Mid-Term Study Guide

Note: This page was updated on March 5, 2000.

On-Campus Midterm Exam:
Wednesday, March 15, 9-10 am, Rm 413;  6-8 pm, Rm 417

Please Read This Very Very Carefully!!!

On Wednesday, March 15, all students in all sections (internet and on-campus) will take an on-campus midterm exam. Internet students must make arrangements to take the exam some time on the 15th during regularly scheduled on-campus lecture hours. Please e-mail me at least two weeks before the exam if you have special circumstances that will prevent you from taking it during lecture hours. I will arrange another time on that day for you to take the exam. I will not, however, arrange another day. Check your calendar now and make arrangements with your employer, if necessary, to take the exam at the appointed time and date.

The midterm exam will be based on the materials in the first half of the course. The midterm exam will consist of 50 multiple choice (A-E) questions worth 3 points each. The midterm exam is worth a maximum of 150 points. No books or notes will be allowed. Cheating will be prosecuted!

The following rules will apply to the on-campus midterm exam:

  1. All students must bring a Form No. 882-ES Scantron and a #2 pencil. No other materials, including backpacks and drink/water bottles, will not be allowed in the exam area.
  2. Seating will be assigned for the exam. A seating chart will be made available prior to the exam to familiarize you with the seating arrangements.
  3. All students must present identification with name and photo at the time of exam.
  4. Students arriving more than 15 minutes late will not be admitted to the exam.

Everyone, including students enrolled in Internet sections, is required to take the on-campus midterm exam on the Fullerton College campus. Students living more than 50 miles from campus may elect to take the midterm exam at an alternate location, such as a college campus or church, if available and if approved a week in advance by the instructor.

Sections to Study

Here are the sections to be covered in the mid-term exam:

Section I
Oceanography defined
How to read a map
Making sense of tables
Making sense of graphs
Simple mathematics

Section II

The Gaia Hypothesis

Section III
How did the oceans form?

Continental drift
Theory of plate tectonics
Hot spots
Where submarines lurk
Origins of life
Evolution of marine invertebrates
Dinosaurs of the sea
Gaia Thoughts

Section IV

Properties of water
The hydrologic cycle
Why the sea is salt
Ocean waters of the world
Global winds
Ocean currents

Exams to Study

Here is a listing of the practice exams and regular exams relevant to these materials.  You may print them if you like. Note that some of the materials on these exams will not be tested.

Practice Exams

Go to Practice Exam #2 Now!
Go to Practice Exam#3A now!
Go to Practice Exam #3B now!
Go to Practice Exam #3C now!
Go to Practice Exam #4B Now!
Go to Practice Exam #4C Now!
Go to Practice QuizA  for Section IV Now!
Go to Practice QuizB for Section IV Now!

Go to Practice Quiz C for Section IV Now!


Go to Exam #2 Now!
Go to Exam #3 Now!

Exam #4 will be available Tuesday, 12:01 AM, March 14.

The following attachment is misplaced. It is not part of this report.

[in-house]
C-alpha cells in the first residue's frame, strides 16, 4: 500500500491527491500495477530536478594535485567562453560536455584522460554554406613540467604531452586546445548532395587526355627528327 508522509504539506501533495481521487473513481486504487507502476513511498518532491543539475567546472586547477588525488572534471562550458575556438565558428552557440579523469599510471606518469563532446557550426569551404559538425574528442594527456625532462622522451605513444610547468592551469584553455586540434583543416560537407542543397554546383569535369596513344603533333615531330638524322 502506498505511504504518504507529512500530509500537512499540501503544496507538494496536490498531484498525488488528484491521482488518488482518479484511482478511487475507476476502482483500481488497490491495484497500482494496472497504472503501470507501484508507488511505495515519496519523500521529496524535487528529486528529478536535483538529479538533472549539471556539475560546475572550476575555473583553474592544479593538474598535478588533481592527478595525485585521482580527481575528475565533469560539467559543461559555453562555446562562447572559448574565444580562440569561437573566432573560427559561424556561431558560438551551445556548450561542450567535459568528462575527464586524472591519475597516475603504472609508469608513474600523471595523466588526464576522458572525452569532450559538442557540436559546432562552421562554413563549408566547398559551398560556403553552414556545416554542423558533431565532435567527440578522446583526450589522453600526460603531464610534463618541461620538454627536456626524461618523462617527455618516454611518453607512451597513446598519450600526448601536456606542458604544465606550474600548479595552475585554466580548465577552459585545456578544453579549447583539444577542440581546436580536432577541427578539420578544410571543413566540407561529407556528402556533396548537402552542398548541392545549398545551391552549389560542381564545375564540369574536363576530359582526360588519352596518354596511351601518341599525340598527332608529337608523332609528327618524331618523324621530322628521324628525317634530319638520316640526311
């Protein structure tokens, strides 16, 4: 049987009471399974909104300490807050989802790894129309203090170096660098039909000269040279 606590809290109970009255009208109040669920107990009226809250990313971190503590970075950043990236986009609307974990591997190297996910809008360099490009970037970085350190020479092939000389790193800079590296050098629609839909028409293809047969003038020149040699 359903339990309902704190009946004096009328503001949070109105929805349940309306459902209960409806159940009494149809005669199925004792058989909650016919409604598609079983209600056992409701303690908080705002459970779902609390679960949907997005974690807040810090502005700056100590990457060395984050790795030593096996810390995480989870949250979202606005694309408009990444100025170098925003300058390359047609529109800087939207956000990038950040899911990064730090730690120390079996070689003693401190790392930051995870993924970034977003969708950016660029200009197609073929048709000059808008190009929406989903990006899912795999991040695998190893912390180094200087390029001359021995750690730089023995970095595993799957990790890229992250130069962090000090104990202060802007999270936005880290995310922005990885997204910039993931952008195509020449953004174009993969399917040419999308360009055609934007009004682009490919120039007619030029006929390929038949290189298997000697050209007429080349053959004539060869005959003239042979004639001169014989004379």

Study Guide

Click this link for a study guide of keywords, concepts and math problems.


Sample Midterm

Note: Not all of these questions will apply

OCE130: Introduction to Oceanography

Fall 1999

Exam Letter B

Turn pagers and cell phones OFF. Anyone looking at or handling ANY electronic device, including calculators, during the exam will receive a ZERO (0).

Put your Name, SID#, Class and EXAM LETTER (A, B, C or D) on your scantron.. Read every question and answer carefully before marking your scantron. Failure to provide Name, SID#, Class or Exam Letter will result in a ZERO (0).

When you have completed your exam, raise your hand and I will pick it up. Do not get out of your seat until I have taken your exam. DO NOT TALK. Anyone leaving his or her seat with an exam or anyone talking will receive a ZERO (0).

There are 50 questions worth 3 points each. Take your time. Breathe often. Good luck!

1. James Lovelock originally proposed that life controls planetary processes. This hypothesis is known as the

weak Gaia hypothesis

planetary differentiation

global climate change

strong Gaia hypothesis

all of the above

2. Homeostasis is defined as

a form of reproduction among trilobites

a form of living together

maintenance of relatively constant internal conditions

the idea that life influences planetary processes

none of the above

3. A good example of homeostasis in humans is

constant itching


REM sleep



4. The presence of oxygen in Earth’s atmosphere maintains the chemistry of our atmosphere in a state of

chemical equilibrium

chemical disequilibrium




5. The hypothetical processes whereby prokaryotic life forms "joined together" and formed the mitochondria and other organelles of eukaryotic cells is known as






6. The first life forms on our planet probably were probably

Eukaryotic bacteria



Prokaryotic bacteria

7. Which of the following is NOT necessarily a property of living matter:


acquires energy and matter from its external environment


requires oxygen

all of these answers are properties of living organisms

8. Single-celled, calcareous phytoplankton that play a role in cloud formation are





9. The formation of clouds requires the presence of cloud condensation nuclei. One such CCN is

water, H2O

sodium chloride, NaCl

nitrate, NO3-

dimethyl sulphides, DMS

10. The Tropic of Cancer and the Tropic of Capricorn are examples of





all of the above

11 At the vernal equinox, where on the planet is the sun directly overhead?

Arctic Circle

Antarctic Circle

Tropic of Cancer


Tropic of Capricorn

12. The tilt of the Earth relative to its plane of orbit is

the reason for the seasons

the cause for differential heating of the planet

23.5 degrees

ultimately, what drives weather and ocean currents

all of the above

13. The following are examples of what kind of scales: seconds, minutes, hours, days, weeks, months, etc

temporal scales

spatial scales

musical scales

oceanographic scales

no scales at all

14. The following are examples of what kinds of scales: inches, meters, feet, furlongs, parsecs…

spatial scales

musical scales

temporal scales

astronomical scales

no scales at all

15. On the first day of summer in California, where is the sun directly overhead:

23.5 degrees South

23.5 degrees North

the equator

the Arctic Circle

16. How do coccolithophorids, a type of oceanic phytoplankton, possibly play a role in the regulation of temperature on our planet, according to James Lovelock?

the water absorbs more heat when they are present

they stimulate the eruption of volcanoes

they release carbon dioxide when they photosynthesize

they float towards the sun and make it hotter

they release chemicals that create clouds